A stitch in time saves nine, they say — and a blood thinner in time saves a trip to the emergency room for a heart attack, as Diagnostic Robotics hopes to show. The company’s machine learning-powered preventative care aims to predict and avoid dangerous (and costly) medical crises, saving everyone money and hopefully keeping them healthier in general — and it has raised $45 million to scale up. “We see how people look before the problems — everything we do is preventative care,” said Kira Radinsky, CEO and co-founder of Diagnostic Robotics. It’s important to explain at the start that this particular combination of AI, insurance, hospital bills and “predictive medicine” isn’t some kind of technotopian nightmare. The AI will already have done its work, and maybe your test results and location suggest you’re at risk for something — and you’d do well to take these recommendations seriously. The Tel Aviv-based Diagnostic Robotics just raised a $45 million B round, led by StageOne investors, with participation from Mayo Clinic, Technion (Israel Institute of Technology) and Bradley Bloom. “You’ll get phone calls from care managers offering additional treatments, for free or almost for free,” Radinsky said. The whole company is based on the fact that it’s both better for you and cheaper if you, for example, improve your heart health rather than have a heart attack. (TechCrunch). Continue reading.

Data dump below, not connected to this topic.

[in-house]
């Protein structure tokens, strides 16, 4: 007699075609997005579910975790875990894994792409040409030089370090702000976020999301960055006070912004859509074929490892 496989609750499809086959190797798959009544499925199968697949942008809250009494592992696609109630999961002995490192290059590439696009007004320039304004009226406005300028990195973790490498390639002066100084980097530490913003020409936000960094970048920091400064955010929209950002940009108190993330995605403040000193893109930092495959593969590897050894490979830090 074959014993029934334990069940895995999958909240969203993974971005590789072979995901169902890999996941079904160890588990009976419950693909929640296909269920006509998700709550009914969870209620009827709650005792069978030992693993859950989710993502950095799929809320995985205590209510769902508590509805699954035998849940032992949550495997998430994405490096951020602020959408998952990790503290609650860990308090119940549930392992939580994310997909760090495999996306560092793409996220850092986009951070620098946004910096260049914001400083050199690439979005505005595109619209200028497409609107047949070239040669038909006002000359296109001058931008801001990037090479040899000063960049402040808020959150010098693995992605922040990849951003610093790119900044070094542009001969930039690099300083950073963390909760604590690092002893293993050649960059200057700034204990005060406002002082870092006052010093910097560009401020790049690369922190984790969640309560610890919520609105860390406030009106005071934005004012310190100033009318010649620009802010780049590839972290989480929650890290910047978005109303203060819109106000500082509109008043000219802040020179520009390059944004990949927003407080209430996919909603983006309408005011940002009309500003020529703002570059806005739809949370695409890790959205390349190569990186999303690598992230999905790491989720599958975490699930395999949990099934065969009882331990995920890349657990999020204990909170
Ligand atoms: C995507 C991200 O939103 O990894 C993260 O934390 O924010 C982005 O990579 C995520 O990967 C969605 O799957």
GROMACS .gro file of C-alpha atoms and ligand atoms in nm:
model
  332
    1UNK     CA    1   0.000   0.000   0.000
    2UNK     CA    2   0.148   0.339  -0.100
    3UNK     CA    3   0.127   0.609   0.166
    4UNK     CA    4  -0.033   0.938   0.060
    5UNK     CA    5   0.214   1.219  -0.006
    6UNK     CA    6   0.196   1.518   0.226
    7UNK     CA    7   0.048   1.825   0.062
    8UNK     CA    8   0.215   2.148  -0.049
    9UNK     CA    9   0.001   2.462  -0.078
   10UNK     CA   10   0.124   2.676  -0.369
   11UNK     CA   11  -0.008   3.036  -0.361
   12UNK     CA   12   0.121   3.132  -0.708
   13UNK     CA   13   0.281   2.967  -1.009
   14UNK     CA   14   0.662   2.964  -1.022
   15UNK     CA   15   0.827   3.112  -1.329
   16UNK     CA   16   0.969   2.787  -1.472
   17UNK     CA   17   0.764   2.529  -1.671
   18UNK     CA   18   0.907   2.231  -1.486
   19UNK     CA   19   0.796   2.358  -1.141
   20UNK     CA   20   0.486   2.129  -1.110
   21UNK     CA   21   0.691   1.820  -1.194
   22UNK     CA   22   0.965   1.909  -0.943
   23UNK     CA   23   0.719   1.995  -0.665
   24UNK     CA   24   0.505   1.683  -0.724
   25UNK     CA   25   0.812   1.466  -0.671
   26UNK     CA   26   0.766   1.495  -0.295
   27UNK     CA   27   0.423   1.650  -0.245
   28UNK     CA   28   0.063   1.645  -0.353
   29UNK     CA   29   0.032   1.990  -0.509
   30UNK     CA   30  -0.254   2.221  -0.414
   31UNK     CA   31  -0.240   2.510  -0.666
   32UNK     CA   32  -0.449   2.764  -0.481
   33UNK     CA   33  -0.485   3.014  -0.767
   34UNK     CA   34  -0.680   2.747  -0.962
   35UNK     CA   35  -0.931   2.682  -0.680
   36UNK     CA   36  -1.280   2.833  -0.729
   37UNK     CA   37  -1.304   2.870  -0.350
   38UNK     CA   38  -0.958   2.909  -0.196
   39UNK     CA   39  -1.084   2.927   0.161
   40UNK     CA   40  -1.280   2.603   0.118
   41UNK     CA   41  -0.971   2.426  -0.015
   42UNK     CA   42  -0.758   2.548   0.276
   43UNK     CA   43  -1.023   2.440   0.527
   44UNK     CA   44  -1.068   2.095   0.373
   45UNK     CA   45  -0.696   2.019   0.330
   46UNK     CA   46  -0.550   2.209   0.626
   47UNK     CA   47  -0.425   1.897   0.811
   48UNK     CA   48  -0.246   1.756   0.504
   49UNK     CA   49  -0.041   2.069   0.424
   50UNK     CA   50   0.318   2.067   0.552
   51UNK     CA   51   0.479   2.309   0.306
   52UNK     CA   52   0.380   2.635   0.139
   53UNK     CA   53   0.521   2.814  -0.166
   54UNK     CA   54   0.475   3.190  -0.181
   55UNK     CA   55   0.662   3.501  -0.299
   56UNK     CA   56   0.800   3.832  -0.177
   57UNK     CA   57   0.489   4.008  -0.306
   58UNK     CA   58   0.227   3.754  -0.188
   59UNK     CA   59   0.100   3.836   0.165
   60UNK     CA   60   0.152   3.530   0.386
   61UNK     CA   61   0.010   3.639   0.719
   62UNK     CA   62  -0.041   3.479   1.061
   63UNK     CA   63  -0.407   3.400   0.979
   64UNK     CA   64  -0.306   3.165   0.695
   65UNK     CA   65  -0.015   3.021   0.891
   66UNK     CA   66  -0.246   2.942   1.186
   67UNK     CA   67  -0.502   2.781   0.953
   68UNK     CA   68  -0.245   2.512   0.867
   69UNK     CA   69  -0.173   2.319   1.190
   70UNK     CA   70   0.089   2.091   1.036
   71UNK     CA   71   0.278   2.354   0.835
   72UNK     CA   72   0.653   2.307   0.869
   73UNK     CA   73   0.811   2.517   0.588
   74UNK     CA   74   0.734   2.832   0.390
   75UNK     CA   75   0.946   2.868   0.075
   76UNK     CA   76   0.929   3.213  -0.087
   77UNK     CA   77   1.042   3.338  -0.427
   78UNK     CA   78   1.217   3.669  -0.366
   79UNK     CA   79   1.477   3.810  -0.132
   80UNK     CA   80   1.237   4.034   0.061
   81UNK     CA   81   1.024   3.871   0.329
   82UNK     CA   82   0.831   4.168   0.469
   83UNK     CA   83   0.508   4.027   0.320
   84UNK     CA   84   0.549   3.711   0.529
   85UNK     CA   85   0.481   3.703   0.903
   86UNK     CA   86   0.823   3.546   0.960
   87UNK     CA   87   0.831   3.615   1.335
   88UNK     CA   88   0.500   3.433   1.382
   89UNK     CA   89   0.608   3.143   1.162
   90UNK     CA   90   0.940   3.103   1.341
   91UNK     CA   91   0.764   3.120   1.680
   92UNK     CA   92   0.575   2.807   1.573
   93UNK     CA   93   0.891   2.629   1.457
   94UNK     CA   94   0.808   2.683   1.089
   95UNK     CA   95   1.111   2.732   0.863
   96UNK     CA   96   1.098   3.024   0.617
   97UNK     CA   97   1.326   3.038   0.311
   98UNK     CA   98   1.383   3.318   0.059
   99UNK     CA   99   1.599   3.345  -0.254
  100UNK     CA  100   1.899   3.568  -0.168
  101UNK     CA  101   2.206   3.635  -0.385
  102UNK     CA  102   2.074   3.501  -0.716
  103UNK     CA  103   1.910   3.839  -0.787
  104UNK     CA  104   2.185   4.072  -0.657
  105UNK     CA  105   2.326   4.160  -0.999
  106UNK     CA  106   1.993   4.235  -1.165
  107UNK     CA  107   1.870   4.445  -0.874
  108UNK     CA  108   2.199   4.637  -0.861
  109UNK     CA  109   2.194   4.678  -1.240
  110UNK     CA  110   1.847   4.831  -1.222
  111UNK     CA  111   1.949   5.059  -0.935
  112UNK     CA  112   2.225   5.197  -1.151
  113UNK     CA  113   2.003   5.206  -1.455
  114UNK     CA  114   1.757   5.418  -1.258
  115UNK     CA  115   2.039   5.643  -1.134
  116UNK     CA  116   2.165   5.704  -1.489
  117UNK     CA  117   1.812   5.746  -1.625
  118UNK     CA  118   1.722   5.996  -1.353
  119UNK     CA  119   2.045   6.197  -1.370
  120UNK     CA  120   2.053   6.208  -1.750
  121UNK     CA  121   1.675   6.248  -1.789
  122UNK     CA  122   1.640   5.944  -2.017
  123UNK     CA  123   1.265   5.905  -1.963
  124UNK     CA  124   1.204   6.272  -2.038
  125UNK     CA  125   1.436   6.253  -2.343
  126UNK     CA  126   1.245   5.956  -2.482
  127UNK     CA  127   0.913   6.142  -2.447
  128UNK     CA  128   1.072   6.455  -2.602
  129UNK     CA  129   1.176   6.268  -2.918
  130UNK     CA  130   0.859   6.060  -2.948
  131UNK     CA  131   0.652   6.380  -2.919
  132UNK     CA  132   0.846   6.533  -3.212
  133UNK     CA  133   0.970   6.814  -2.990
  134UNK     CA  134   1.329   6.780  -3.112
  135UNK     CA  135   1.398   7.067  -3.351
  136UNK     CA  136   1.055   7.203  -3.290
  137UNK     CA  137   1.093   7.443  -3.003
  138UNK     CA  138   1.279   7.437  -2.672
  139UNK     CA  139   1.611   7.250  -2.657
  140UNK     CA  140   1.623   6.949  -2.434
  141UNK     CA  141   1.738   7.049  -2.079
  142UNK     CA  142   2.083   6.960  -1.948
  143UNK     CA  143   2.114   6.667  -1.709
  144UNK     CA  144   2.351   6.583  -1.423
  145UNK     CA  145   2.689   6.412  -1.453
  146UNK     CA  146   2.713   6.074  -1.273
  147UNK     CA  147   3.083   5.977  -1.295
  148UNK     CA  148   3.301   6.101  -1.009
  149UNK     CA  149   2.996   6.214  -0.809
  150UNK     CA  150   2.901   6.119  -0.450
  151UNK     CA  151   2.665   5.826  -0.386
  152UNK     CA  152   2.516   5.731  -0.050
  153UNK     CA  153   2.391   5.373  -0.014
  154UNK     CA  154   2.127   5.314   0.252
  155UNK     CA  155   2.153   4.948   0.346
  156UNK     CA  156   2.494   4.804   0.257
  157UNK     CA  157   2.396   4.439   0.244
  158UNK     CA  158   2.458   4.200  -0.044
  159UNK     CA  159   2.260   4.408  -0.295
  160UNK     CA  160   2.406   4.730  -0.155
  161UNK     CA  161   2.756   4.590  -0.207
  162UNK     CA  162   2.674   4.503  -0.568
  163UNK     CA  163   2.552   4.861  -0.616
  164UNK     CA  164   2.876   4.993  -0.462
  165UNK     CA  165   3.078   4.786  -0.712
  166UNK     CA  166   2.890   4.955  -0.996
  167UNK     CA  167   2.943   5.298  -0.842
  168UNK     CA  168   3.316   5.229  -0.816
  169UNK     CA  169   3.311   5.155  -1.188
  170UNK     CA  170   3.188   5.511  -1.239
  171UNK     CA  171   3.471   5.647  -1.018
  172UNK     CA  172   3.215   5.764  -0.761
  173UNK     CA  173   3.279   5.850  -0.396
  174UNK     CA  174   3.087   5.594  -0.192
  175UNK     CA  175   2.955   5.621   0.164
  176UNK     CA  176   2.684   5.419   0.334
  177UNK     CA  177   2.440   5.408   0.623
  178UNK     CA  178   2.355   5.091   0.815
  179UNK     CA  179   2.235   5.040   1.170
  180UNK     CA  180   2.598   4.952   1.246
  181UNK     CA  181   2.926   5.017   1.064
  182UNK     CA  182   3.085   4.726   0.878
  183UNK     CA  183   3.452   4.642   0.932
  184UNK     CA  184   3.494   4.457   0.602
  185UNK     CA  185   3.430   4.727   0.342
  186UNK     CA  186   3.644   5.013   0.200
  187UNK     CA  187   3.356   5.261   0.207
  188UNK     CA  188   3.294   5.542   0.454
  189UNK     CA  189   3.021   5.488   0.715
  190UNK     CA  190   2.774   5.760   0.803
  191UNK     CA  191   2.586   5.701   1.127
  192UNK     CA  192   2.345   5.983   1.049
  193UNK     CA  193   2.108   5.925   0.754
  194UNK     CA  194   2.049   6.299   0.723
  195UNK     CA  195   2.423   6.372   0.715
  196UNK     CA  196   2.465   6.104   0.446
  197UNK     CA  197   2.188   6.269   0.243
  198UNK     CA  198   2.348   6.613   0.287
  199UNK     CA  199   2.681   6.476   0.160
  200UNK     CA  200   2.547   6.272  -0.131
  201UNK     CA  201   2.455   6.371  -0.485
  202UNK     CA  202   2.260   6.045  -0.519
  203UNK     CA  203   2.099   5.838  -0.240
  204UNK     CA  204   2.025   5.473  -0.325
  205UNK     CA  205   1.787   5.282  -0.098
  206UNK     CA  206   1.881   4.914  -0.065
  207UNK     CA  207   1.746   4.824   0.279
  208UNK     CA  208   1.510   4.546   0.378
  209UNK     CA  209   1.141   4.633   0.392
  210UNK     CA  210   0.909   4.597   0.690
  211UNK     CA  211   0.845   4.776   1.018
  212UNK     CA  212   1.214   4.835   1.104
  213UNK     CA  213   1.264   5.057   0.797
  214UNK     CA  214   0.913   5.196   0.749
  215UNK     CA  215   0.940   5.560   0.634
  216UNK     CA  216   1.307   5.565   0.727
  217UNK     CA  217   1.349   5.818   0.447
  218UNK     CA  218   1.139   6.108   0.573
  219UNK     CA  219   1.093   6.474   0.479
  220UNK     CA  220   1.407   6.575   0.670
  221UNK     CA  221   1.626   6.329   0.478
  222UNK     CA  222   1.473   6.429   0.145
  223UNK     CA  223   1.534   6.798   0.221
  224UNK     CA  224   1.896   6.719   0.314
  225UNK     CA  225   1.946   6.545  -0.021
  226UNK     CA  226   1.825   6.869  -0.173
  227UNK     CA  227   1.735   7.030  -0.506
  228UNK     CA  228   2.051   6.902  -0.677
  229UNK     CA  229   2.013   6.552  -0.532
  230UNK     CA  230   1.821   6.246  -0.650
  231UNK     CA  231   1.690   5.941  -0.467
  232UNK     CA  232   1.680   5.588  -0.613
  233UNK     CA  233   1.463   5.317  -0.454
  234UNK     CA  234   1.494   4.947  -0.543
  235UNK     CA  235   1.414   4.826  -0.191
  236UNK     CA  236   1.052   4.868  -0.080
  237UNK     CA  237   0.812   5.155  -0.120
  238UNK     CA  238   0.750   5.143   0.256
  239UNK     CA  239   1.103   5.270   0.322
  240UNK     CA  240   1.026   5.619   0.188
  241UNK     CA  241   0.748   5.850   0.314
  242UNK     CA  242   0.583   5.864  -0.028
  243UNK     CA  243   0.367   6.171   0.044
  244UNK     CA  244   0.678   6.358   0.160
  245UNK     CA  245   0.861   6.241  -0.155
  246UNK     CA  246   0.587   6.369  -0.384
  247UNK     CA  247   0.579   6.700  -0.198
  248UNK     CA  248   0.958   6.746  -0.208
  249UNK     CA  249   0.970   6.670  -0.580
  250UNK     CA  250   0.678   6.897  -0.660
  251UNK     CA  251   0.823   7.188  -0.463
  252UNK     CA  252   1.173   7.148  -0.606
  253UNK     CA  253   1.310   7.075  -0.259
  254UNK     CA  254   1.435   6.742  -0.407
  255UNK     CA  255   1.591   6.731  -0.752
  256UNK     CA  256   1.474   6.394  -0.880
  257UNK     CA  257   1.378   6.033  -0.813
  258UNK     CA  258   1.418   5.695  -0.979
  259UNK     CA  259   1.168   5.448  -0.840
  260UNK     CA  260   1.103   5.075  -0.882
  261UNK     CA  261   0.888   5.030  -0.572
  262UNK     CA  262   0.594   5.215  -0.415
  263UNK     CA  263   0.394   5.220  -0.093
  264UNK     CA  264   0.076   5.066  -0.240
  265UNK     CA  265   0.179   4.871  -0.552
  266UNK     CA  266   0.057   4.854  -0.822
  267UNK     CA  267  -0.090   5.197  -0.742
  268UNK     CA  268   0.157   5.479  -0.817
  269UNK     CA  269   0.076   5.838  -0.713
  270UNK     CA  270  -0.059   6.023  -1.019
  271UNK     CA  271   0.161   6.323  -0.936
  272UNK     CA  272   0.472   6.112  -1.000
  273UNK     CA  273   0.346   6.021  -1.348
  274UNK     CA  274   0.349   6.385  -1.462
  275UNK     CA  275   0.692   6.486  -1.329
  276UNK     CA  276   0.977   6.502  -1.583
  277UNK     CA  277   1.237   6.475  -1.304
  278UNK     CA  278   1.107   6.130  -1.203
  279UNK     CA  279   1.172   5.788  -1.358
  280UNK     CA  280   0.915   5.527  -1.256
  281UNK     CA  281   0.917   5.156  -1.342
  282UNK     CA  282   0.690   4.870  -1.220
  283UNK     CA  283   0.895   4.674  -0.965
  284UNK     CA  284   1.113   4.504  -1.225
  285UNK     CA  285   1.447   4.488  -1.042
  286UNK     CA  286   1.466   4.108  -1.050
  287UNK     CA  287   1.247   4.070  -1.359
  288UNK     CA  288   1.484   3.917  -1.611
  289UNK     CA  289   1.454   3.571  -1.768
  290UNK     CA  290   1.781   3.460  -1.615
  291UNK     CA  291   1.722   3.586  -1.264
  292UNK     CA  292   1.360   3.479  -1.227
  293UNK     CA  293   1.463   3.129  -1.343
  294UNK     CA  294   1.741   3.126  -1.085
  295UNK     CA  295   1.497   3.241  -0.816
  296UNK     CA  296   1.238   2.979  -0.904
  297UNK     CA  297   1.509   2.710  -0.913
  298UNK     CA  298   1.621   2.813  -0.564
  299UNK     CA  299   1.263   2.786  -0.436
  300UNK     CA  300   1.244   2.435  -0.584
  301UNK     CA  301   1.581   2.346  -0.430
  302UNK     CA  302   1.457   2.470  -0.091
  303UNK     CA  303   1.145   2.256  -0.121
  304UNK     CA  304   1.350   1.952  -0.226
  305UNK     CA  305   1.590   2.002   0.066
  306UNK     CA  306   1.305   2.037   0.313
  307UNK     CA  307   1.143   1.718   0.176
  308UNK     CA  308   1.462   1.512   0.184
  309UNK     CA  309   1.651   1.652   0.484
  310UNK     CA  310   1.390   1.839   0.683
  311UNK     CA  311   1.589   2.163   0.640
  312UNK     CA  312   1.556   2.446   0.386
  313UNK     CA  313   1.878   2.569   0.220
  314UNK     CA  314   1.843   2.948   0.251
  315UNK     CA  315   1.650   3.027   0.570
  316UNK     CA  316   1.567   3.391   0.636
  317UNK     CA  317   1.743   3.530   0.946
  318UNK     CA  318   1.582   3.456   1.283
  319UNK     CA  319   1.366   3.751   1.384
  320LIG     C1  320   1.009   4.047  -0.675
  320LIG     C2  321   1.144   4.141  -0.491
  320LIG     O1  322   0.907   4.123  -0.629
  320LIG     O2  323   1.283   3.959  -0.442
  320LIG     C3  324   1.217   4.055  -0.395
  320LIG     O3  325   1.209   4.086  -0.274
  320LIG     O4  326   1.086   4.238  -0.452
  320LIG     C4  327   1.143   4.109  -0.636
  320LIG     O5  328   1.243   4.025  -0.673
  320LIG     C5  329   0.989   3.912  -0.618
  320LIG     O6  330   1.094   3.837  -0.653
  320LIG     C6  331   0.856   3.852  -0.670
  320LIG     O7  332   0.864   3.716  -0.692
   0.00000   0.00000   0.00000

Researchers have used deep learning to model more precisely than ever before how ice crystals form in the atmosphere.
A stitch in time saves nine, they say — and a blood thinner in time saves a trip to the emergency room for a heart attack, as Diagnostic Robotics hopes to show.
We interviewed him to discuss why machine learning is such a good fit for healthcare, how it has helped to date with diagnosis and coding, and, most important, what is holding it back in healthcare.